1. Give a 3-4  lines detailed summary of the 6 articles attached . TOPIC: PREVENTION OF FALLS IN THE ELDERLY IN THE HEALTHCARE SETTING

1A. In 3-4 lines, Discuss one strength and one weakness for each of these six articles on why the article may or may not provide sufficient evidence for your practice change. (based on the practice change topic: PREVENTION OF FALLS IN THE ELDERLY IN THE HEALTHCARE SETTING)

2. A.Name two different methods for evaluating evidence. B.Compare and contrast these two methods.

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Independent Nurse: Professional – Fall prevention – Reducing
falls among the elderly
Author: Sarah Wild
Date: June 17, 2005
From: GP
Publisher: Haymarket Media Group
Document Type: Article
Length: 1,539 words

Full Text:
A new intergenerational approach is encouraging older people to overcome their fear and talk about falls, writes Sarah Wild.

An elderly person dies every five hours in the UK as a result of falling, and statistics show that a third of people over the age of 65 fall
at least once a year.

In addition to the pain and suffering experienced by these patients, it puts a heavy burden on hospitals and emergency services,
costing the NHS three times the budget allocated for primary care, mental health and CHD combined.

Positive steps to reduce the number of falls have, however, been taken by proactive organisations such as Northumberland Care
Trust, one of 21 sites selected to take part in a one-year programme co-ordinated by the National Falls Collaborative.

Innovative ideas

This has led to the development of some imaginative schemes that are designed to reduce falls in Northumberland by 30 per cent.
Other goals set by the trust in 2003 included creating a falls register and increasing the number of elderly people who receive a
personal and environmental risk assessment.

In response to these targets, falls registers have been implemented in four GP practices involved in the programme and a risk
assessment screening tool tried out in A&E, the community and by individuals.

Falls prevention cards (pocket-sized checklists) have been circulated to home carers across Northumberland, and educational
sessions offered to care home staff, for example ‘podiatry upskilling’ and ‘low-vision training’.

In addition

Applied Nursing Research 57 (2021) 151392

Available online 26 November 2020
0897-1897/© 2020 Elsevier Inc. All rights reserved.

Promoting older adult fall prevention education and awareness in a
community setting: A nurse-led intervention☆

Tiffani Chidume, DNP, RN, CCRN, CHSE *

Auburn University School of Nursing, United States of America


Fall prevention
Older adult
Fall awareness
Fall safety
Fall education


Background and objectives: Falls are costly and one of the most expensive medical conditions to treat. The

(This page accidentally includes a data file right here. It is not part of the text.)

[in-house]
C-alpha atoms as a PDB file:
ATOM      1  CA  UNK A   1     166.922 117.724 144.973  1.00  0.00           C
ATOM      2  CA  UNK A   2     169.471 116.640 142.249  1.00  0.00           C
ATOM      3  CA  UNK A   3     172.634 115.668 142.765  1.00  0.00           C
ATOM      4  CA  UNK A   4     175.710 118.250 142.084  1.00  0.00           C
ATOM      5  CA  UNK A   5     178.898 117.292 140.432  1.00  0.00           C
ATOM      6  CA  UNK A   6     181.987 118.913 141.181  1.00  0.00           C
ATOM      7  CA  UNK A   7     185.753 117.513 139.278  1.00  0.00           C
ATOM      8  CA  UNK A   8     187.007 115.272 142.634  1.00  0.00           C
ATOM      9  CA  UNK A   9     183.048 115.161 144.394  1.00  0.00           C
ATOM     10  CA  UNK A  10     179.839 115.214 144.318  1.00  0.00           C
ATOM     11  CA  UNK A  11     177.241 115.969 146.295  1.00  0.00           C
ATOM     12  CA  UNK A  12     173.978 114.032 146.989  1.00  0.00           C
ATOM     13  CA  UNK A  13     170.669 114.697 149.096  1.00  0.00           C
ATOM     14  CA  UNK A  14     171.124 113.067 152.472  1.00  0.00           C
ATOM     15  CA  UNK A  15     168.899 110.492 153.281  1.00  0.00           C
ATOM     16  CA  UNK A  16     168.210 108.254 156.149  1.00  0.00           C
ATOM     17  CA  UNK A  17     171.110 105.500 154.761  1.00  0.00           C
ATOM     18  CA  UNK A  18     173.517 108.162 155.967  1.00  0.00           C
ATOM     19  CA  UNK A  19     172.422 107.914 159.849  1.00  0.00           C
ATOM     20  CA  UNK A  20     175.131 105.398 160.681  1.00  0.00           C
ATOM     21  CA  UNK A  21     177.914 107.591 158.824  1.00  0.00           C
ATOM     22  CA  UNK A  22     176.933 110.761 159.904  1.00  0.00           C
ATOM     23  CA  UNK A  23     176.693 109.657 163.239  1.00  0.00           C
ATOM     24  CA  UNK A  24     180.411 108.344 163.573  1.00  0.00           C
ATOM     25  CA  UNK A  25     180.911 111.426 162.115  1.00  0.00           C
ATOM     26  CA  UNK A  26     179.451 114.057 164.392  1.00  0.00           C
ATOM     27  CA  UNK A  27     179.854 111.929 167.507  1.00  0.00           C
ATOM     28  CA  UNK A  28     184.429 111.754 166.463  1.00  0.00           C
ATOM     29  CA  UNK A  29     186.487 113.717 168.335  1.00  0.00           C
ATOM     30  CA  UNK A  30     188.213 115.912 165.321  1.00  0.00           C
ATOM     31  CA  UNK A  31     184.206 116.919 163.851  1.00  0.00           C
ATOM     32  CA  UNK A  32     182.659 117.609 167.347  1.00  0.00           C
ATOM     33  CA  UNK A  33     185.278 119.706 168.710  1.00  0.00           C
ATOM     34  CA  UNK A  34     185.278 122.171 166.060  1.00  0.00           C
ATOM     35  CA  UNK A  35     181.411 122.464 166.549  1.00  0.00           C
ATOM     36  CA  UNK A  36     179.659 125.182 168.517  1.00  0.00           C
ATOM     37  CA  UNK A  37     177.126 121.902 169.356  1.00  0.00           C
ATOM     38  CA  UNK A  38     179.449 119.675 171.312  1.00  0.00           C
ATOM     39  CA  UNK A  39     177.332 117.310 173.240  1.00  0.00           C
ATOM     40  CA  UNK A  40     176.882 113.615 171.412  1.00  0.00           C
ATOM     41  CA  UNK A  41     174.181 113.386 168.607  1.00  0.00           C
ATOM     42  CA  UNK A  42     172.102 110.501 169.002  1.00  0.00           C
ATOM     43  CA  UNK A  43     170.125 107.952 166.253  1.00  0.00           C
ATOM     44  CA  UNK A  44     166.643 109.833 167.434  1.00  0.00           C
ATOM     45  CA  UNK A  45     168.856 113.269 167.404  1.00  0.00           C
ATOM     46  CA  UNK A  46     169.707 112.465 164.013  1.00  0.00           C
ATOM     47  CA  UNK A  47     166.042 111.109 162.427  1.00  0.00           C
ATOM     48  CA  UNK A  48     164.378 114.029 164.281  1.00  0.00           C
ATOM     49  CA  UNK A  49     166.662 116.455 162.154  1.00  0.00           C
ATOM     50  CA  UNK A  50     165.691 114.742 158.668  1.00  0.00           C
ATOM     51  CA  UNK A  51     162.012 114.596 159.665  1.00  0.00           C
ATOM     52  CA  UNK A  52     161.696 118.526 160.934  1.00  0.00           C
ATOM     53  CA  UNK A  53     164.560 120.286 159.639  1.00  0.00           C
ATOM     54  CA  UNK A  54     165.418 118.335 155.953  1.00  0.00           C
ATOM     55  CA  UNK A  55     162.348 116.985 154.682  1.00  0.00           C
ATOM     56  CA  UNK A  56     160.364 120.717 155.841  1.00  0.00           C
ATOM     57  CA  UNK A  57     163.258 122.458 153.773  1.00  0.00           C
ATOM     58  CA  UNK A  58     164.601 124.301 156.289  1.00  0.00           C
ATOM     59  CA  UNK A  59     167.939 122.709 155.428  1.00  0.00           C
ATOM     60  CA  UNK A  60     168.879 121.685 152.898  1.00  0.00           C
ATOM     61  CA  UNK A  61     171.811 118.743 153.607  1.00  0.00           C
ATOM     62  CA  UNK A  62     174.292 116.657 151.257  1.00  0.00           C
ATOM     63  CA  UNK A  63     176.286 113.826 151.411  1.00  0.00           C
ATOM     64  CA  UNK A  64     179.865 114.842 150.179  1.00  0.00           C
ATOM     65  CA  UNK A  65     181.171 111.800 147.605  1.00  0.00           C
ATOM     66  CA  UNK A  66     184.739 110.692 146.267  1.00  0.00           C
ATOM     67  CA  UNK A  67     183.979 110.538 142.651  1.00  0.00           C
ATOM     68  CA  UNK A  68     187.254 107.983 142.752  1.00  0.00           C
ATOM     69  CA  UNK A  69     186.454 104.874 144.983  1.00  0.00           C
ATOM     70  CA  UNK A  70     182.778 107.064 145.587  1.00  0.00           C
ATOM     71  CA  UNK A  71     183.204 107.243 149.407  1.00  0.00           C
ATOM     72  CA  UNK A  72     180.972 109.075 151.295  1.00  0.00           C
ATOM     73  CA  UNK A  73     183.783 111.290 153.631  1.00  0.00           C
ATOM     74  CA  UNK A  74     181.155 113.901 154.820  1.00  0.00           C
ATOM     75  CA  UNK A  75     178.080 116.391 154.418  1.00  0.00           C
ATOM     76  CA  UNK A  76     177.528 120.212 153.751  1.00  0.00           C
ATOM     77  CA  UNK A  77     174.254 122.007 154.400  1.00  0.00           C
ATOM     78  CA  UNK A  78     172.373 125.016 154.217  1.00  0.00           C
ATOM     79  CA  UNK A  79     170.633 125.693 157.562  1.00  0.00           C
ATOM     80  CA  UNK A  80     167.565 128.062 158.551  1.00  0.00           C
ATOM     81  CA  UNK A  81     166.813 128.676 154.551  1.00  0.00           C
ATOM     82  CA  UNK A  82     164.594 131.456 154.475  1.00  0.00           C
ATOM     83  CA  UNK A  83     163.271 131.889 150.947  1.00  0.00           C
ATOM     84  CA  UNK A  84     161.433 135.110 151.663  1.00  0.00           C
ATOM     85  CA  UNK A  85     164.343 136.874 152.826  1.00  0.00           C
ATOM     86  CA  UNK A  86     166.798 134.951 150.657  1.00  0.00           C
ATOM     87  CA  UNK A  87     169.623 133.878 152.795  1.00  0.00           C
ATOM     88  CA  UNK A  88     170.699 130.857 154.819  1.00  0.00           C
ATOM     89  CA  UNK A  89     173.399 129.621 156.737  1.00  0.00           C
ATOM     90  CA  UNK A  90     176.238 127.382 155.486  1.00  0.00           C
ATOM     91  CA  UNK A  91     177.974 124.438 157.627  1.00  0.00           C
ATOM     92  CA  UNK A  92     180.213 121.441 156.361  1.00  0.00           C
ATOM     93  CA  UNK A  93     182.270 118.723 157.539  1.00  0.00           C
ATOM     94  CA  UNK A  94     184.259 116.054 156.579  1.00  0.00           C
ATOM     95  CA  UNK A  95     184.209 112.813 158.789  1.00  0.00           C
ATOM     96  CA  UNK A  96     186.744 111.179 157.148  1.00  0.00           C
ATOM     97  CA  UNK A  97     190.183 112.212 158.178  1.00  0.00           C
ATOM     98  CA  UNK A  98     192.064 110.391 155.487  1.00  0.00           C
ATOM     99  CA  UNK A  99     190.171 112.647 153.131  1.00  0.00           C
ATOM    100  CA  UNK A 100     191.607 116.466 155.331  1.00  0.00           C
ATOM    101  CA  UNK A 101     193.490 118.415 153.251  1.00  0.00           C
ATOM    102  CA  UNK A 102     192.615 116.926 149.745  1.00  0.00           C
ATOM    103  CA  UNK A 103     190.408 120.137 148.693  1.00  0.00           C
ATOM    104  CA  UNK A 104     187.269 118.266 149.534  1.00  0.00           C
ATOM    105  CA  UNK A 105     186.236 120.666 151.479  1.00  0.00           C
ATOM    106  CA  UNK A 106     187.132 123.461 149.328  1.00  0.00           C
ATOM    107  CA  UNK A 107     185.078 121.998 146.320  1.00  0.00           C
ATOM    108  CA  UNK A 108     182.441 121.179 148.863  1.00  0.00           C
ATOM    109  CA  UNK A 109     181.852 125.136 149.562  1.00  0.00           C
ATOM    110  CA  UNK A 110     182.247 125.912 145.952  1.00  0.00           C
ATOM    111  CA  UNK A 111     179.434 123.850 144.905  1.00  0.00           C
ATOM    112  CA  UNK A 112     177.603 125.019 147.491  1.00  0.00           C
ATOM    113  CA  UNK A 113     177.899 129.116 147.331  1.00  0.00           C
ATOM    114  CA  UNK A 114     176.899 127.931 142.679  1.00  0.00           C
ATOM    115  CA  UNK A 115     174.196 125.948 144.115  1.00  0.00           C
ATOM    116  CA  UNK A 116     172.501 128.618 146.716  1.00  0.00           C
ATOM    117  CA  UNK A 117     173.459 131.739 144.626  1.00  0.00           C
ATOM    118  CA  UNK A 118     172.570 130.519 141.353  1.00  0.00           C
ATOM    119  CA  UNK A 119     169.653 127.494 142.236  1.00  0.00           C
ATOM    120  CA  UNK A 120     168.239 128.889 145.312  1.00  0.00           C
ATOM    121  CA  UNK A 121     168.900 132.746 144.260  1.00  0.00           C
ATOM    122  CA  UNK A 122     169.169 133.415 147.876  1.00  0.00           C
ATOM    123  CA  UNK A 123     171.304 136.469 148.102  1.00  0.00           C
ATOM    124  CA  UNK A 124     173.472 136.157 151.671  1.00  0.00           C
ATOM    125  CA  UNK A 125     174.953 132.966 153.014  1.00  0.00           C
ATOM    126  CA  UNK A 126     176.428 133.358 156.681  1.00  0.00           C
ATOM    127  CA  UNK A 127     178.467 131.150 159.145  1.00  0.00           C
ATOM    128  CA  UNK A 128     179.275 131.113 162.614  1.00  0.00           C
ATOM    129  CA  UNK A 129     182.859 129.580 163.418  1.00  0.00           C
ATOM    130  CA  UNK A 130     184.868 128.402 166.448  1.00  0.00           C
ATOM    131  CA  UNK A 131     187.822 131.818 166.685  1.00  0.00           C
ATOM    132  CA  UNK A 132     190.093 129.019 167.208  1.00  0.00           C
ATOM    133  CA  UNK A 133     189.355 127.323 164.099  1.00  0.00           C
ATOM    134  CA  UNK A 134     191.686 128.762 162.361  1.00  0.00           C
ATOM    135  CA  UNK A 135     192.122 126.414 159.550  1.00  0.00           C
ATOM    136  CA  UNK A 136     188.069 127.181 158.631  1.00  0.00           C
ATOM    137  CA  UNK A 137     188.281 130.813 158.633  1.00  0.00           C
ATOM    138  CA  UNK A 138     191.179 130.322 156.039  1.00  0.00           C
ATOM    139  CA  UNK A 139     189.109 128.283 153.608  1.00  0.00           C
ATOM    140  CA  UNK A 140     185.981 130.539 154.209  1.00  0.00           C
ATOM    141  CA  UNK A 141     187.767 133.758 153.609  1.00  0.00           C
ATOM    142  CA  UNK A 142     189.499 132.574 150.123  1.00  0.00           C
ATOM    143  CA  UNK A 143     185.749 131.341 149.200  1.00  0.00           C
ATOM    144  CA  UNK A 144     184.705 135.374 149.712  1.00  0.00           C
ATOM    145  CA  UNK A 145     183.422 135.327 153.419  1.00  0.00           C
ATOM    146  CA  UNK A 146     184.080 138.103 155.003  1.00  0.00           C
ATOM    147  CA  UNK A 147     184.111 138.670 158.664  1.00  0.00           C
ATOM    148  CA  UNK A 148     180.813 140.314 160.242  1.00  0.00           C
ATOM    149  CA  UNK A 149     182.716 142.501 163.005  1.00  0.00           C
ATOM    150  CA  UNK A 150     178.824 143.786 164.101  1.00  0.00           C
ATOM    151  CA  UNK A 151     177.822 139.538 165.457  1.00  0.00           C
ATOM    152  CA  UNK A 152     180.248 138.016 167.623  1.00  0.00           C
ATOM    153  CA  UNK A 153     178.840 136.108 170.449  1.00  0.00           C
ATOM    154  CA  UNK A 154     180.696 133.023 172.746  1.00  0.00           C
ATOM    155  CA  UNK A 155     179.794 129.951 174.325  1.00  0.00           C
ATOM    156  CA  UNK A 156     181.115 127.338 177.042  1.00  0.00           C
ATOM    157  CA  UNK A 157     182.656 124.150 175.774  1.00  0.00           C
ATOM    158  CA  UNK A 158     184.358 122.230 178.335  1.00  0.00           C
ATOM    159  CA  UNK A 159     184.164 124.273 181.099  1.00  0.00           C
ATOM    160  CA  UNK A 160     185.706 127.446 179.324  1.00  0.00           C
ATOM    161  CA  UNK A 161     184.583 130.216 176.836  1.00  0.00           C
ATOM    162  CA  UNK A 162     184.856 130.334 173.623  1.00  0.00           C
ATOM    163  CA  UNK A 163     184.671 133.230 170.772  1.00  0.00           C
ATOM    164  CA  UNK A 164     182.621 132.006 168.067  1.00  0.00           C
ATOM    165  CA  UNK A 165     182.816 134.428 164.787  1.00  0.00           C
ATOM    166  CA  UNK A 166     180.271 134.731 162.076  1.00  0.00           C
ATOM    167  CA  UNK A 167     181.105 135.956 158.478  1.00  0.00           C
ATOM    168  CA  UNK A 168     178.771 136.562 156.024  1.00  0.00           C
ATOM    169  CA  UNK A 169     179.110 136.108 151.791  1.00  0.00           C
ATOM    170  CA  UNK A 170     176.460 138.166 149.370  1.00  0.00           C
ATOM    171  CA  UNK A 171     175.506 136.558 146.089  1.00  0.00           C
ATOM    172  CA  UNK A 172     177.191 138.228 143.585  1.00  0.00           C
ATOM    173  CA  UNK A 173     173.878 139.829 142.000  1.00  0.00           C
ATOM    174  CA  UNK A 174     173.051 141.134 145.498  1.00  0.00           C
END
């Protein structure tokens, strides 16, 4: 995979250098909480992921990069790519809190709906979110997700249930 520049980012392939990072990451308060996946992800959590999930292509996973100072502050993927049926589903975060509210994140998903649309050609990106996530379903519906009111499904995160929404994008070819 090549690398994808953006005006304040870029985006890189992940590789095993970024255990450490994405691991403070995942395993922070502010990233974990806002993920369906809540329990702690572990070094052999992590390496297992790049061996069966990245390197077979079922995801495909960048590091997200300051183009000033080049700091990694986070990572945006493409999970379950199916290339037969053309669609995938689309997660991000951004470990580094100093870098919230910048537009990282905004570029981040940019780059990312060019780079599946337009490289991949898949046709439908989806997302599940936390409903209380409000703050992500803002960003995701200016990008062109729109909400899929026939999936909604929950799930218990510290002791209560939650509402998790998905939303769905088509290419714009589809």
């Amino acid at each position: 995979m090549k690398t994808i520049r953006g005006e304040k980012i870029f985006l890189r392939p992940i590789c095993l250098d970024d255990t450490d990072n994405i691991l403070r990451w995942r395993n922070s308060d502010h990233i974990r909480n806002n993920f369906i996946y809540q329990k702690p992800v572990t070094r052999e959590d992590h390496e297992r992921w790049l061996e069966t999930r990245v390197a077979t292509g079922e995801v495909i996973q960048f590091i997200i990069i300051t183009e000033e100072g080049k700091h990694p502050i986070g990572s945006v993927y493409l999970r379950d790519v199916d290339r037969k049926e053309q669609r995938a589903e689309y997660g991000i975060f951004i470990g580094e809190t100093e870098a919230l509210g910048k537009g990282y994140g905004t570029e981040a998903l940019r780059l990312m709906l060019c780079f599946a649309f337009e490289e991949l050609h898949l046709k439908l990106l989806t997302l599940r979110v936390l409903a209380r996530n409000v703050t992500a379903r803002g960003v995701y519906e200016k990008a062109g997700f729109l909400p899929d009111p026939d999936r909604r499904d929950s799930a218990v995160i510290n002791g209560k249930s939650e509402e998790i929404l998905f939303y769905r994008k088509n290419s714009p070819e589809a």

implementation of fall prevention toolkits (FPTs), such as fall risk screenings and fall prevention education (FPE),
have become progressively important in reducing fall incidences. Nurses have a greater role and responsibility to
care for the aging population. The purpose of this project was to implement a FPT to adults age 65 and older that
attended mobile IPE community clinics.
Research design and methods: This project used quantitative pretest-posttests and an open-ended participant
feedback survey. The Missouri Alliance for Home Care 10-question survey and components of the CDC’s Stopping
Elderly Accidents, Deaths, and Injuries (STEADI) FPE were used to assess and educate participants on fall risks
and fall prevention. An initial baseline fall assessment and fall education score was obtained at the mobile IPE
clinics. Follow-up assessments occurred one month after the initial assessment and compared to the initial fall
assessment and fall education scores with an additional open-ended participant survey.
Results: In both fall risk assessment tools, lower scores indicated a lower fall risk; both fall risk assessment tool
mean scores decreased over the one-month period.
Discussion and implications: Future FPE implementation projects should consider providing needed resources the
participants may need so there is no delay in increasing fall prevention and safety measures. The follow-up time
period should also be increased to fortify FPE and keep participants engaged in fall prevention safety.

1. Identification of the problem

“I’ve fallen and I can’t get up,” a memorable quote from a 1989 Life
Alert commercial, is still recited with updated versions being aired daily.
Though used to promote various emergency medical alert devices, it also
highlights the dangers and incidence of falls in the older population.
Bergen et al. (2016) reported one in four older adults, ages 65 and older,
fall each year. In 2017, unintentional falls in persons age 65 and older
were the leading cause of nonfatal injuries in the United States (US),
accounting for 63.3% of the total number of unintentional falls (National
Center for Injury Prevention and Control (NCIPC), 2017a). For the same
time period and population, falls were the most co

Age and Ageing 2006; 35-S2: ii65–ii68 © The Author 2006. Published by Oxford University Press on behalf of the British Geriatrics Society.